Who remembers the fine work done by merchant ships after the Vietnam war, with the “boat people” fished out of stormy seas and carried to safety? There are probably memories of the fine work of Captain Rinnan of the big Wilhelmsen ro-ro Tampa, who rescued an enormous number of people from a sinking boat and then faced down the Australian authorities who were giving him a hard time as he sought to safely land them.

He went down as a hero, twice over, although his company and flag state (Norway) gave him plenty of moral support on the day.Merchant ships are back on the Search and Rescue front line again, most notably in the Mediterranean, where the “official” Mare Nostrum operation to save the lives of refugees has ended, being replaced by a far more modest EU affair that will operate far closer to the coast. There has been a great deal of moralising and breast beating about the scaling back of coastguard operations, ostensibly because of cost, although it has been whispered that people who are less sure of being rescued might be deterred from attempting the voyage.

It does not seem to be a move that anyone can be particularly proud of, in a year that has seen 150,000 refugees rescued from leaky boats in the Mediterranean, where it is believed that at least another 3,000 have perished.There has been rather less publicity about the role of merchant ships in this continuous rescue mission, and the fact that with the coastguards standing down, it will be left largely to those aboard these vessels to provide the main lifeline for these wretched escapees and victims of people smugglers. It is not that they will have any choice, regardless of longstanding traditions to rescue those in distress. Both SOLAS and UN refugee conventions prescribe legal obligations for those aboard the ship which cannot be ignored. If people needing rescue are sighted, there is no doubt in anyone’s mind about these responsibilities, although it is said that those aboard some ships will studiously look in the other direction as they steam past.

It is one thing for a coastguard cutter, with a relatively low freeboard, large crew trained in emergency operations to cope with a refugee boat packed with distressed people. It is something rather different for a large merchant ship, with a long climb onto its deck and a tiny crew, to provide succour to 200 or 300 desperate souls.The fact that many ships this year on passage through the Mediterranean, have done just that, their crews showing both seamanship and humanity, has been insufficiently recognised. It clearly has not been easy and not a skill set that will feature in the training of the average merchant mariner. They have seen terrible sights, with corpses in the sea and in the bottoms of the refugee craft. They have found themselves facing great mobs of desperate people, far more than can be easily controlled.They have to consider the safety of their own ships; think on the suitability of a laden chemical or gas carrier as a passenger vessel! They may have to face armed traffickers, while the refugees themselves might be carrying weapons, even infectious diseases. And as winter sets in, there will be no let-up, for every situation which set these armies of people on the move remains unresolved.For all their seamanship and skill, probably they will receive very little recognition or even thanks for their humanitarian endeavour. The ports to which they divert to land their distressed people will not be overjoyed when they arrive, such is the climate of the times in which we live.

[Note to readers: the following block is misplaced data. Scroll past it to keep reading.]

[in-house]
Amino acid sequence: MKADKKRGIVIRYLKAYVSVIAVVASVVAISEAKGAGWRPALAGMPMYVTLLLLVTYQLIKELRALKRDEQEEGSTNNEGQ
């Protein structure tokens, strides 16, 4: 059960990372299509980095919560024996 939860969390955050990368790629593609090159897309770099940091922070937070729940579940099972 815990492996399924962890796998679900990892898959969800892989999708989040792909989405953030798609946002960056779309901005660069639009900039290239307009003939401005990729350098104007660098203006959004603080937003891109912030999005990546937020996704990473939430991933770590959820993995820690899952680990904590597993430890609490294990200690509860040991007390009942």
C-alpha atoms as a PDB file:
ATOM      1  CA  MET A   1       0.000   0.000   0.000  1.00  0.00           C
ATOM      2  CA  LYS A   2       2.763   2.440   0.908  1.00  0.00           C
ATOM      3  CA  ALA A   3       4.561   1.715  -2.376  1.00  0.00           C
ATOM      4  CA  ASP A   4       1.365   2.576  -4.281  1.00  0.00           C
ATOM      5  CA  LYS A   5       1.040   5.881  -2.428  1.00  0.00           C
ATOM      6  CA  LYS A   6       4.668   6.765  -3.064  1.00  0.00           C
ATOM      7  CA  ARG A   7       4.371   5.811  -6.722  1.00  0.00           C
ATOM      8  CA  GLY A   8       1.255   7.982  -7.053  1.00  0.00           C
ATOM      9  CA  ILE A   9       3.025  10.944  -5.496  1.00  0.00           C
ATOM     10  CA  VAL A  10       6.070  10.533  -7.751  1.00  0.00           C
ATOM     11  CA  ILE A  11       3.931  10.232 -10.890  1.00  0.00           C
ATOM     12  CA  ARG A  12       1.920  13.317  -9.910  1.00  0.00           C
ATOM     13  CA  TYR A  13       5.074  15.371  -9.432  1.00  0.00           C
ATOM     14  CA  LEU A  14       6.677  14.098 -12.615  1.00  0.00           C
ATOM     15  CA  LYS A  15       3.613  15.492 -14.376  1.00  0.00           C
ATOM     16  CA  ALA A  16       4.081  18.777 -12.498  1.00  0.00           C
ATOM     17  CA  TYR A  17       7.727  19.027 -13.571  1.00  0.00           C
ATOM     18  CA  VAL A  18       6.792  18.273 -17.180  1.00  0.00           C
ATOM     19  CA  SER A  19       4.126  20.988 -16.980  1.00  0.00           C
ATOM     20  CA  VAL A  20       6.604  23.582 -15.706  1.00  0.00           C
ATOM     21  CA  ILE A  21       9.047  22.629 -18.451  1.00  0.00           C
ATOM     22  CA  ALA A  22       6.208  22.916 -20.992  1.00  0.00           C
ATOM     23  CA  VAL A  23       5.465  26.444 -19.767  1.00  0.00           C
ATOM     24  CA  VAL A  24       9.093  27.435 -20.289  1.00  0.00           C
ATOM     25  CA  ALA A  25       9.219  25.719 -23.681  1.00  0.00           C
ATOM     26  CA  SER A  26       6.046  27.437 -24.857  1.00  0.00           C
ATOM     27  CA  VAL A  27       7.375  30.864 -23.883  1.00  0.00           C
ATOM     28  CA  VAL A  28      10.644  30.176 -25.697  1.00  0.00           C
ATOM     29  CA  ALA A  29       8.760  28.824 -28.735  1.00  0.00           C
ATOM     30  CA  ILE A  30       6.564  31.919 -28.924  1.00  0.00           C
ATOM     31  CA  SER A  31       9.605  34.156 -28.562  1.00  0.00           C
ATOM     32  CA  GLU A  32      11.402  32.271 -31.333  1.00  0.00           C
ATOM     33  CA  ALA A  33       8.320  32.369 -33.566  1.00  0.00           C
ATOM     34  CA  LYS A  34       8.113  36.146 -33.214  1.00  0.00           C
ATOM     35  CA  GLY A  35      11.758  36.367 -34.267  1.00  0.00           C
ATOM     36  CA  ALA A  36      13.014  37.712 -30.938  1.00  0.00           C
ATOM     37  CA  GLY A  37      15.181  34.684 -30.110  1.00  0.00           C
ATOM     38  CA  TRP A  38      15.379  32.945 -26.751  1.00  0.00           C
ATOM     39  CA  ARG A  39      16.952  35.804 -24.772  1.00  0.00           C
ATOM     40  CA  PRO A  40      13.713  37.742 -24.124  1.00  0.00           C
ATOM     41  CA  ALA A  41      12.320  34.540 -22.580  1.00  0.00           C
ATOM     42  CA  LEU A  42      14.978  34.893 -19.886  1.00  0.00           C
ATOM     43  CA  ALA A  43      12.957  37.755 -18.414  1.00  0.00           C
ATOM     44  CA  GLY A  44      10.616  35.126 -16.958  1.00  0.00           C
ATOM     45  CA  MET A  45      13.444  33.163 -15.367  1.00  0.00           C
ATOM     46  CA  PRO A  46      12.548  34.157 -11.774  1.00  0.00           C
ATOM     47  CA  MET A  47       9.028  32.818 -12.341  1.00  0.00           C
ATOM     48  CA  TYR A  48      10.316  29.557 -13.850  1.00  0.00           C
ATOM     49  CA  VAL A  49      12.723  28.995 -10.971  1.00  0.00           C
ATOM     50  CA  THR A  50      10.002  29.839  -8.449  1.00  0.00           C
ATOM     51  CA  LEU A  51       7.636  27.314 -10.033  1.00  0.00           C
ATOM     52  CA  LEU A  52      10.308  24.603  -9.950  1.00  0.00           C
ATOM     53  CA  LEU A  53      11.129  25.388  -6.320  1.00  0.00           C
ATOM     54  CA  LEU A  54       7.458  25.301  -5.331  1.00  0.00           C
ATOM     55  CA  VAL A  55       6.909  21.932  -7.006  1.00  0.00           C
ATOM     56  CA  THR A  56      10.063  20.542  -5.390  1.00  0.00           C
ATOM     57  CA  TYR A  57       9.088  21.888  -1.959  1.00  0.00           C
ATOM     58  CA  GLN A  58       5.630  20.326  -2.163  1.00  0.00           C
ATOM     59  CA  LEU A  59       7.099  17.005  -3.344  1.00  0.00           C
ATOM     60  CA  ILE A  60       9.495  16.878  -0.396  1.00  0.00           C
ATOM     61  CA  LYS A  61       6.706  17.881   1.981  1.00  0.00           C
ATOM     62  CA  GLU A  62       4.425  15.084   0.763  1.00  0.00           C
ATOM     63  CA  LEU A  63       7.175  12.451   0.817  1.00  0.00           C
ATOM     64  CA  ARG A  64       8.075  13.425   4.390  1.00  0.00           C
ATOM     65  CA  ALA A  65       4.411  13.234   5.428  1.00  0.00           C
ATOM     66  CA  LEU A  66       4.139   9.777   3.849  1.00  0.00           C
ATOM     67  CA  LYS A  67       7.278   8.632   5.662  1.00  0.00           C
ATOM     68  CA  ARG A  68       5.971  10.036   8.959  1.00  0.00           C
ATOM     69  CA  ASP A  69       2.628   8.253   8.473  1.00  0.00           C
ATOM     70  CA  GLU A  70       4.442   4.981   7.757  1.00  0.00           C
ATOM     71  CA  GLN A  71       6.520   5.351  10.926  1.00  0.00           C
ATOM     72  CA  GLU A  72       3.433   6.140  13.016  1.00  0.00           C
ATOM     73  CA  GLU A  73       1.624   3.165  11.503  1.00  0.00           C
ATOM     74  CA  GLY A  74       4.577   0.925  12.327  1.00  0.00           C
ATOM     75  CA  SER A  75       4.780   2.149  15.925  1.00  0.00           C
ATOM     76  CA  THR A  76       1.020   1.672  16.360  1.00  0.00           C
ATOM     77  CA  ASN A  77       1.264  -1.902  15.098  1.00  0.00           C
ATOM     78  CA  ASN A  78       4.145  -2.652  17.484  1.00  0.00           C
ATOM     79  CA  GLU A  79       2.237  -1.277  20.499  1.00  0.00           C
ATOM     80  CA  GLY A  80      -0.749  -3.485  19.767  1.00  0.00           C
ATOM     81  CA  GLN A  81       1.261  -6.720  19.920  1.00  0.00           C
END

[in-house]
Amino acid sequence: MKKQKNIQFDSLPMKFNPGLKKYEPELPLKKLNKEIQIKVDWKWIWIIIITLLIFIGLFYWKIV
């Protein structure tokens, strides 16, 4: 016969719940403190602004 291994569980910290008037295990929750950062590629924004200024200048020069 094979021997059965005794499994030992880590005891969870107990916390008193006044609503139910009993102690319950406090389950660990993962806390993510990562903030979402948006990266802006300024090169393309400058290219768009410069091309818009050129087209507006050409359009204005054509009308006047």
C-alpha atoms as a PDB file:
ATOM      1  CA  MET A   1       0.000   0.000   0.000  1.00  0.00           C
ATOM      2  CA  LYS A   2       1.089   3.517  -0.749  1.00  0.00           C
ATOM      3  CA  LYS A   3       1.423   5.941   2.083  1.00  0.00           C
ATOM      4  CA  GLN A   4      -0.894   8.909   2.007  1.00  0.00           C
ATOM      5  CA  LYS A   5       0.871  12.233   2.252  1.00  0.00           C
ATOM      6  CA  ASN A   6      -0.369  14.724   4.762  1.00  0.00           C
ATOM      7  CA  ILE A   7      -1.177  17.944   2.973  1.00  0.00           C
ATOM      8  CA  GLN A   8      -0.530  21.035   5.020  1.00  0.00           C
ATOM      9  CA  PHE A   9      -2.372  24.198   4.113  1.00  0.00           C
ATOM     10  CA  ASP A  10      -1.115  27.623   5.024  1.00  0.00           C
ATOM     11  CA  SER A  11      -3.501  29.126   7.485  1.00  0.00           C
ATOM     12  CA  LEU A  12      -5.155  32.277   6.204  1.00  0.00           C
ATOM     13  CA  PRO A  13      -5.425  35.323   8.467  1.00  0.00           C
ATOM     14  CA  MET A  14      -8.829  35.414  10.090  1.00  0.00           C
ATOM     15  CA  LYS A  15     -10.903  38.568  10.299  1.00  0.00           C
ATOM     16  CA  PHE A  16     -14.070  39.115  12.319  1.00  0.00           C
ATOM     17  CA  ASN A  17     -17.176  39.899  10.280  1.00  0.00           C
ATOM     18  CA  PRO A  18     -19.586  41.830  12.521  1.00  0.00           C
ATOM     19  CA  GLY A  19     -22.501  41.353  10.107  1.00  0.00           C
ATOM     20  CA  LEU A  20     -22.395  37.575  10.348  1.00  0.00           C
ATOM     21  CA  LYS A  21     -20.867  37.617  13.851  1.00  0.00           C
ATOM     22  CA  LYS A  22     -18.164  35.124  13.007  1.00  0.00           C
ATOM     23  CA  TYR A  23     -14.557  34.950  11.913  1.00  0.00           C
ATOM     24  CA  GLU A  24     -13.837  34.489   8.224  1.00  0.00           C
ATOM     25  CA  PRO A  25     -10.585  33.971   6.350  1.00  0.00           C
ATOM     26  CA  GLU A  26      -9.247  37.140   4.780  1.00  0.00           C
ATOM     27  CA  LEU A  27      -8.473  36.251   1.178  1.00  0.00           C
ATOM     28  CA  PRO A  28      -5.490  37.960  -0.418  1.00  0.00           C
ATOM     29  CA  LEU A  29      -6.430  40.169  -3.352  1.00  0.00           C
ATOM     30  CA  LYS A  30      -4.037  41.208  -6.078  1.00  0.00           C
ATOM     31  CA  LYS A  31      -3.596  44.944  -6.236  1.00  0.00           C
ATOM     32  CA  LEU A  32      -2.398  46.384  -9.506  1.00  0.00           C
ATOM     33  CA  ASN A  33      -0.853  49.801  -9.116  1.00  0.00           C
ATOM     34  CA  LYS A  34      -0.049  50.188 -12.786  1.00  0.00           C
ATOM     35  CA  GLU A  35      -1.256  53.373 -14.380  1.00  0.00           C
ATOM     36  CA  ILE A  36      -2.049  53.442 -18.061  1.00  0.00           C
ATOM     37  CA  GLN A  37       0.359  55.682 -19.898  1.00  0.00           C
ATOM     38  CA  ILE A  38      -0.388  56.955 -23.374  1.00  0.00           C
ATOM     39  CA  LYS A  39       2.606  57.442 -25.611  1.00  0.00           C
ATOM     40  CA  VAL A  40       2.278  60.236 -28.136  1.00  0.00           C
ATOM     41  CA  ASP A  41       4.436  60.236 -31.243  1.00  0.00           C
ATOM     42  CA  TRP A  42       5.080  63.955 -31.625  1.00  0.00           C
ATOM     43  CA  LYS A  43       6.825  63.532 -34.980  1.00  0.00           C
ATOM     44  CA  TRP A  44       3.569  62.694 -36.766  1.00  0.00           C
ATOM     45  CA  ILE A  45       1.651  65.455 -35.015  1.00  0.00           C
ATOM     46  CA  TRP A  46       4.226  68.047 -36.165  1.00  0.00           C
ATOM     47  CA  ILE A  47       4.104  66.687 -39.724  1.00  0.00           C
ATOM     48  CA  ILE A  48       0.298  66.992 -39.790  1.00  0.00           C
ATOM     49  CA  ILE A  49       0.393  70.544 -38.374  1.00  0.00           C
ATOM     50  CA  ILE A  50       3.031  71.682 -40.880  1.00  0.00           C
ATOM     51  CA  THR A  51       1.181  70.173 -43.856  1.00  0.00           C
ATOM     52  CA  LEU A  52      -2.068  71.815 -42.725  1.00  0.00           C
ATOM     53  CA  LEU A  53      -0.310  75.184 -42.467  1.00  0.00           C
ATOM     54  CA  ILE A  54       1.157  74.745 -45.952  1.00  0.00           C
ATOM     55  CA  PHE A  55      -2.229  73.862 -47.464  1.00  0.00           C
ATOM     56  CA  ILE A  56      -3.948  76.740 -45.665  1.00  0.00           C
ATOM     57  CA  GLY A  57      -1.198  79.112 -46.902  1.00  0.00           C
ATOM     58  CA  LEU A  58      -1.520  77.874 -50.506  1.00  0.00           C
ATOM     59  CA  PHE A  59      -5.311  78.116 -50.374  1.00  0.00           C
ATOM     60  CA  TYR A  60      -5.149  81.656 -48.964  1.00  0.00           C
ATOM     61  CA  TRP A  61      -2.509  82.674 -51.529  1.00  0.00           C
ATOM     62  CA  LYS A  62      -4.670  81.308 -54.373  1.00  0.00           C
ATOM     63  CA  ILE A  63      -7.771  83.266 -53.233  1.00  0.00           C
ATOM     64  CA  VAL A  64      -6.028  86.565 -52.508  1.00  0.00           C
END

Author: Michael Grey                                                 Source : seatrade